A similar mulilayered lending program, then known as CAPCO, stalled at the end of the 2011 session, and a rewritten version called the "New Markets" program was approved in the final hours of the 2015 session, only to be vetoed by Gov. Nathan Deal.
The idea has been around, off and on, for decades, often sold by the same few capital companies. While the companies point to successes in creating jobs, auditors and researchers in several states have said the programs didn’t create as many jobs or as much state revenue as promised and recommended they be shut down.
In most cases, the capital firms direct cash to businesses using money loaned to the capital firms from companies that are granted the tax credits, often insurance companies. Generally, the capital firms will earn management fees and in some cases much of the principal, interest and/or profits.
The investment is important, Shaw said, because many rural businesses are starved for capital to help them grow.
Some of the same lobbyists who pushed the 2011 CAPCO bill and “Free Markets” in 2015 were back at the statehouse working to pass what became SB 133. Supporters of the program stood outside the Senate, talking to lawmakers as they exited the chamber, late into the night Thursday.
Among those representing the capital companies was Pete Robinson, a former Senate leader and fundraiser for Deal. Robinson has lobbied for one of the main companies involved in the issue since the 2011 bill. Another was Matthew Ralston, son of House Speaker David Ralston,R-Blue Ridge. A third was Jeremy Collins, a former chief of staff to Senate President Pro Tem David Shafer, R-Duluth, who backed the bill.
The notion that parts of rural Georgia need big help is no secret. Many counties have been losing or at least not gaining population for decades. The unemployment rates, even in good times, in some small Georgia counties are at least a couple of percentage points higher than in Atlanta.
Ralston, who has been mentioned as a possible candidate for governor in 2018, has made a priority of finding ways to help rural Georgia.
The Senate is also full of possible candidates for statewide office in 2018, and some of them supported the bill. Shafer and state Sen. Butch Miller, R-Gainesville, who was rounding up votes for the SB 133, are likely candidates for lieutenant governor when the chamber's president, Lt. Gov. Casey Cagle, is expected to run for governor. State Sen. Michael Williams, R-Cumming, another potential statewide candidate in 2018, opposed it.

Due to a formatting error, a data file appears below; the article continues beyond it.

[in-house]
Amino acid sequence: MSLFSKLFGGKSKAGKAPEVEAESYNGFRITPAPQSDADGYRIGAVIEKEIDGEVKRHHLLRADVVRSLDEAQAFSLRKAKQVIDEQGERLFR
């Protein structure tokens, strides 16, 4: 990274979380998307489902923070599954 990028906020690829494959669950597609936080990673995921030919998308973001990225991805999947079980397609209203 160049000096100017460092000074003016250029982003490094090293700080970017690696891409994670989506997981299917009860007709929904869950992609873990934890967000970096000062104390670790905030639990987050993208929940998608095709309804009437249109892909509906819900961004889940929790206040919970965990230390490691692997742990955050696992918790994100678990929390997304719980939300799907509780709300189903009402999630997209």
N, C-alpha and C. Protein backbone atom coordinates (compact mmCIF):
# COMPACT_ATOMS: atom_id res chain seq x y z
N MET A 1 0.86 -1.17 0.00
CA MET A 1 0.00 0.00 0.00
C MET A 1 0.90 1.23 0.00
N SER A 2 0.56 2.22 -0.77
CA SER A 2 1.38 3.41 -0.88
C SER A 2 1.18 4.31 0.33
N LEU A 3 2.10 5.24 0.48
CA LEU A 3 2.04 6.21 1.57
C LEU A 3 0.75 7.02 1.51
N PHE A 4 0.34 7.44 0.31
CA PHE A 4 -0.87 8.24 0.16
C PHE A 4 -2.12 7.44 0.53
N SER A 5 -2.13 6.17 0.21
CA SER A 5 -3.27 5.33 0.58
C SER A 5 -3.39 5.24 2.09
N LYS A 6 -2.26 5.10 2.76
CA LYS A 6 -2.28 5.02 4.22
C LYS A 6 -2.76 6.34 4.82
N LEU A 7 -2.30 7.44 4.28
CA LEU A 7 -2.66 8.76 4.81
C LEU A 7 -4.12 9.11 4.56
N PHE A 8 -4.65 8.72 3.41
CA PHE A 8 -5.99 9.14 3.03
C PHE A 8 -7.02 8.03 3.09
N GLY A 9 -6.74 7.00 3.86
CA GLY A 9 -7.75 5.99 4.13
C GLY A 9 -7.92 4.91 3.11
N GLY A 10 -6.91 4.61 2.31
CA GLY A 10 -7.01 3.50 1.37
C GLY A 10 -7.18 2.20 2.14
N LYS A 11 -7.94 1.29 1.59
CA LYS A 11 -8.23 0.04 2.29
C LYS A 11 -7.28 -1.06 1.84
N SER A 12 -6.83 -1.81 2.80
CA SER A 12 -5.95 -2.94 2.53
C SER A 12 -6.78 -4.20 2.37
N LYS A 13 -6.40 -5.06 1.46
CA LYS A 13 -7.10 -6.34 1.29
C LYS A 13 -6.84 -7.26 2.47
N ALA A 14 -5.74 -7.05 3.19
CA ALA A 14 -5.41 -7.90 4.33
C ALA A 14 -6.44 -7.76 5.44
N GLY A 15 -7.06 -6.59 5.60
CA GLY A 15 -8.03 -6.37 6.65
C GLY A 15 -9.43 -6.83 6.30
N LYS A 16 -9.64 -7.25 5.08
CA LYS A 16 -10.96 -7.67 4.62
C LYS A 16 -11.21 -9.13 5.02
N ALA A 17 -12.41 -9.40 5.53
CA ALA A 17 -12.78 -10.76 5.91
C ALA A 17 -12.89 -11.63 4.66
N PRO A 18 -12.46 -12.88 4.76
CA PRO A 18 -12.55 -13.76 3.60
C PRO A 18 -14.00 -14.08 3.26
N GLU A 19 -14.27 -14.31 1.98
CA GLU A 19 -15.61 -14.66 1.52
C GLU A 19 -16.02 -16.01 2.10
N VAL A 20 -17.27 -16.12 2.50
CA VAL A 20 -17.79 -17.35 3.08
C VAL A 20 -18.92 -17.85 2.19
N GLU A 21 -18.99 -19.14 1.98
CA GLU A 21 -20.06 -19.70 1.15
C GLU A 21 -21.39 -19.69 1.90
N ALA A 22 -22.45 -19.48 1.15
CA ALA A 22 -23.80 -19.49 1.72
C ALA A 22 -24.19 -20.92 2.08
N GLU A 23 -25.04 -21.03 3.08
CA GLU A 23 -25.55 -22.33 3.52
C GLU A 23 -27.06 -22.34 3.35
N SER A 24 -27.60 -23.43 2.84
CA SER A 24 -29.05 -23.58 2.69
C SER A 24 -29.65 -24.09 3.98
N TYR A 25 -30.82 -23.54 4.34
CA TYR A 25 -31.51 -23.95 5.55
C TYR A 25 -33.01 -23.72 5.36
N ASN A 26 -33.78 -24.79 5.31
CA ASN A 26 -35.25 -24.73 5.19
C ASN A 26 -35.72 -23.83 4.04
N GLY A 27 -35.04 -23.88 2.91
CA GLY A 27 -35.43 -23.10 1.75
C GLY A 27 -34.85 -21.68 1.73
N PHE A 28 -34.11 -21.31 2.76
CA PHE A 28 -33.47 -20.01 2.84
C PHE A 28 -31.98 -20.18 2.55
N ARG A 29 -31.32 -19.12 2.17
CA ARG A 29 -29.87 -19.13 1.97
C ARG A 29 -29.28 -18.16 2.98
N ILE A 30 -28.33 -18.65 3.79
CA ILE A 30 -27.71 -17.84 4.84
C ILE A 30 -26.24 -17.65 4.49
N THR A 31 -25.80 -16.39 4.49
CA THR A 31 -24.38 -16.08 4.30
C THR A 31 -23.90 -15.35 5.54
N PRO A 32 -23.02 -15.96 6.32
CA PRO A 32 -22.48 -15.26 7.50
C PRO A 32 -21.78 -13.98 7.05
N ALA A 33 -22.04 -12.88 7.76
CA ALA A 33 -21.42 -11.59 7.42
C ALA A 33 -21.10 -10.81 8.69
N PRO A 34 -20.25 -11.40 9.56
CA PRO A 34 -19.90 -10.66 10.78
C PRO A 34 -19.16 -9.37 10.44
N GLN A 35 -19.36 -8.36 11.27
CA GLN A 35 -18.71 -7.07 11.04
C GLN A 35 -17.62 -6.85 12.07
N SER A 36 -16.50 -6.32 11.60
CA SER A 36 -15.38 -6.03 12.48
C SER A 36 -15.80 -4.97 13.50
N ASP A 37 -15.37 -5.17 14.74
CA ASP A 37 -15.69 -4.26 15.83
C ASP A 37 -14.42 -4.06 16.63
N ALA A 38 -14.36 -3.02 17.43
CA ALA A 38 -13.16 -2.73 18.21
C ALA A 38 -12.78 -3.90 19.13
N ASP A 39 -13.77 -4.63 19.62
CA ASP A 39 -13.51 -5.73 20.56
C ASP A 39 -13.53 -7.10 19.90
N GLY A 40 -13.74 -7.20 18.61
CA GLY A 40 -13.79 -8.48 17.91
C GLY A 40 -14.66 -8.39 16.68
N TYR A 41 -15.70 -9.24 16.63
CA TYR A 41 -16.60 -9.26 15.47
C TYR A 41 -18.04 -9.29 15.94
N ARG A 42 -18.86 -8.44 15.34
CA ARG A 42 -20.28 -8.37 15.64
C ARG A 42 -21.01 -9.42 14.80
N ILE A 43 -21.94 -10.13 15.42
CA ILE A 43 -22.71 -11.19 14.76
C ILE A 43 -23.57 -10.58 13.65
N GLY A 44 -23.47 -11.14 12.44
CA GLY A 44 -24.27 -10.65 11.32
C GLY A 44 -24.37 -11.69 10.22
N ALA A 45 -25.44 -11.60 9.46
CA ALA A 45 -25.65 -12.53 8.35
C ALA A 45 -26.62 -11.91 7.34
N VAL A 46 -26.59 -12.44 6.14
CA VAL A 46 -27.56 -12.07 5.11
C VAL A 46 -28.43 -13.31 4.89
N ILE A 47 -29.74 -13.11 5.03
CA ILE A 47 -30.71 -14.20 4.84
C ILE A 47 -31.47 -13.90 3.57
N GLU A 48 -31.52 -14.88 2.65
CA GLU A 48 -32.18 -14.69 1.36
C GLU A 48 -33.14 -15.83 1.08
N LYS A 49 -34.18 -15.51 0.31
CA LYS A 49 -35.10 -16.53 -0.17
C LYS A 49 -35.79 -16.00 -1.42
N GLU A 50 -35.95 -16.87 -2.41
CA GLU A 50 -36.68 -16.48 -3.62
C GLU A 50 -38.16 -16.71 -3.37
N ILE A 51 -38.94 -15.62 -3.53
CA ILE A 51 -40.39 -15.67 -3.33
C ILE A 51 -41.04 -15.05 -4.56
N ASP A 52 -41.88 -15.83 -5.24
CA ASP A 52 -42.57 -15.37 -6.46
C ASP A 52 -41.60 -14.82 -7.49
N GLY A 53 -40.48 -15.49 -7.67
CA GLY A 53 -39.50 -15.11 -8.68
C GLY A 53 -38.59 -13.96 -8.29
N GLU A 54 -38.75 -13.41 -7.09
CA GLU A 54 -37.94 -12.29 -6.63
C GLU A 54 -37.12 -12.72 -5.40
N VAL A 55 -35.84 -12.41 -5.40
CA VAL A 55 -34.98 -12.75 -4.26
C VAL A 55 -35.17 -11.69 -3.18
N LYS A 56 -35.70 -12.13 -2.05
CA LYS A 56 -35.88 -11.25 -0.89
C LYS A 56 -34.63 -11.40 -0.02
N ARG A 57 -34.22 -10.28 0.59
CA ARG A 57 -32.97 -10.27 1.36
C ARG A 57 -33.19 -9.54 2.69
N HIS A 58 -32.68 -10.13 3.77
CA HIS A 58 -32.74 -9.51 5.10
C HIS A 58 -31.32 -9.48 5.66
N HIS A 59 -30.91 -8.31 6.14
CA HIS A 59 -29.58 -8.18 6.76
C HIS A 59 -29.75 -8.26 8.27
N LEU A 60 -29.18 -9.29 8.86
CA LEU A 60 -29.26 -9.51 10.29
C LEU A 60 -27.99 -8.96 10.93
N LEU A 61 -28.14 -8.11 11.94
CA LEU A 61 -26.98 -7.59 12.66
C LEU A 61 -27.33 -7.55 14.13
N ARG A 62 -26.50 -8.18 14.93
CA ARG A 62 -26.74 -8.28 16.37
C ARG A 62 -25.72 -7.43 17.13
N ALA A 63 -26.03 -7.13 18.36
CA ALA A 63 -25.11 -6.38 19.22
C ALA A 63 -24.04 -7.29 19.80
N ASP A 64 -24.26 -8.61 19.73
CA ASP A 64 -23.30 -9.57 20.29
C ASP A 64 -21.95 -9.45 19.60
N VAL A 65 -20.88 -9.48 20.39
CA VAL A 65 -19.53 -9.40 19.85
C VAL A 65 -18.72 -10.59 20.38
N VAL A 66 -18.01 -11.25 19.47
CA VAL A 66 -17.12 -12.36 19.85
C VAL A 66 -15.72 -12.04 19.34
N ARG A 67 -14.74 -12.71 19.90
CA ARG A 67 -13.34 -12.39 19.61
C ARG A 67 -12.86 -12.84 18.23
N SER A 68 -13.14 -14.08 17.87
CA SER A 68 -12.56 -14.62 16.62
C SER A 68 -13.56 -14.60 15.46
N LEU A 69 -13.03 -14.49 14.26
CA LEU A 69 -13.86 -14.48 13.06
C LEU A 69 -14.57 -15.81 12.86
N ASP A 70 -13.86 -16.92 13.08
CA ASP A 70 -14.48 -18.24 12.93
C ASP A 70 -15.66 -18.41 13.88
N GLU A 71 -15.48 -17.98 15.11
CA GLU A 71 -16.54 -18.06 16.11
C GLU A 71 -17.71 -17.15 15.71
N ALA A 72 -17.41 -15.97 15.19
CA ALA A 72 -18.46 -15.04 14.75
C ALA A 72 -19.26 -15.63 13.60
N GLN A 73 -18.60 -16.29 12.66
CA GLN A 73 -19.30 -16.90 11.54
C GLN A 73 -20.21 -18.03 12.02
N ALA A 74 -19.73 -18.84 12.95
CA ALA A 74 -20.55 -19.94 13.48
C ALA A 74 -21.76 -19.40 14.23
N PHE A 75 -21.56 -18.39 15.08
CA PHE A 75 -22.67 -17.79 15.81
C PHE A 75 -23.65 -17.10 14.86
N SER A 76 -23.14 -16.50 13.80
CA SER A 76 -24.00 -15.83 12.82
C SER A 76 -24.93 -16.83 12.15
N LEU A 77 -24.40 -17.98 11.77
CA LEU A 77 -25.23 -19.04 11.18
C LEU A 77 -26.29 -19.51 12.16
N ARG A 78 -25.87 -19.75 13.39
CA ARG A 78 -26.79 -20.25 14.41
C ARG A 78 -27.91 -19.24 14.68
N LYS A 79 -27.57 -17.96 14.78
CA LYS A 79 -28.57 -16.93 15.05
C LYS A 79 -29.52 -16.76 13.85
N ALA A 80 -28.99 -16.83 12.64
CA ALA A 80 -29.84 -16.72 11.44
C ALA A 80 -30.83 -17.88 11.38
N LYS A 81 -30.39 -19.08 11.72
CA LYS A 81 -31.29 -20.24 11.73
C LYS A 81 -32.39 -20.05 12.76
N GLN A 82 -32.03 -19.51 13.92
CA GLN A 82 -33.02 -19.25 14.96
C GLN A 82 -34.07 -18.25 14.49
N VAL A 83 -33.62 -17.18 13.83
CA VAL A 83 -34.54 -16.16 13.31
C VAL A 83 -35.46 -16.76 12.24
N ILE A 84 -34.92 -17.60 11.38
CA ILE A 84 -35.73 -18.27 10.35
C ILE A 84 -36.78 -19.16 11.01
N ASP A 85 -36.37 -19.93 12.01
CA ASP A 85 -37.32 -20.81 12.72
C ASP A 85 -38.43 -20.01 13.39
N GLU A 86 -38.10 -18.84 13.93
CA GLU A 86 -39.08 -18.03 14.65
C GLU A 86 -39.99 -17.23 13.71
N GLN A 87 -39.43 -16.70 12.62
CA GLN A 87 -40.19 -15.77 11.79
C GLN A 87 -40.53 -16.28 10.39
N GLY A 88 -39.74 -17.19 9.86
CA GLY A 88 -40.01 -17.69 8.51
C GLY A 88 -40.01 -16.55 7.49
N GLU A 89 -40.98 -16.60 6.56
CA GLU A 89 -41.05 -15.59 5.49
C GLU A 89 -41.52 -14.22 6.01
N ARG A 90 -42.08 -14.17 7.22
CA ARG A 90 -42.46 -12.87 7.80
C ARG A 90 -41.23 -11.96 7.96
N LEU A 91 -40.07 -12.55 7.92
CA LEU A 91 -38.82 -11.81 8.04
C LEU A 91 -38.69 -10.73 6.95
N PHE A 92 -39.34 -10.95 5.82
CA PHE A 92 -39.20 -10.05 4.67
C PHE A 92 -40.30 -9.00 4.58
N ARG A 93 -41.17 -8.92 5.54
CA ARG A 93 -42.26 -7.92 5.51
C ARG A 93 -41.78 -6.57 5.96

During debate on the bill late Thursday night, Walker talked about how rural lawmakers have voted in recent years for infrastructure projects in Atlanta. Those kinds of votes don’t necessarily help rural lawmakers with their constituents, and the message was clear: time for urban and suburban lawmakers to reciprocate.
“The state invests throughout the state in economic development through OneGeorgia,” Walker said, referring to a program that provides grants and loans. “We need some help out in the hinterland. This is a good bill for rural Georgia.”
But state Sen. Nan Orrock, D-Atlanta, said programs like the one in SB 133 have a spotty track record and wind up making big money for capital investment companies. State Sen. Elena Parent, D-Atlanta, said the companies would wind up making good money even if no jobs are actually created.
Walker responded that there would be financial penalties if the funds didn’t create the jobs they said they would, and he said the program would “pay for itself” through increased state tax revenue within 10 years.
The strongest condemnation came from Senate Finance Chairman Chuck Hufstetler, R-Rome, whose committee voted down the proposal, only to see it spring back to life.
“This program doesn’t promise any jobs, this money doesn’t even have to stay in this state,” he said. “You could create no jobs and keep 90 percent of the money.
“This is a bad investment scheme. This is not going to create jobs in rural Georgia. They will waive whatever sparkle they can to make you think this is a good bill.”
Deal administration officials declined to comment on the legislation. The governor has 40 days after the session ends to sign or veto legislation.
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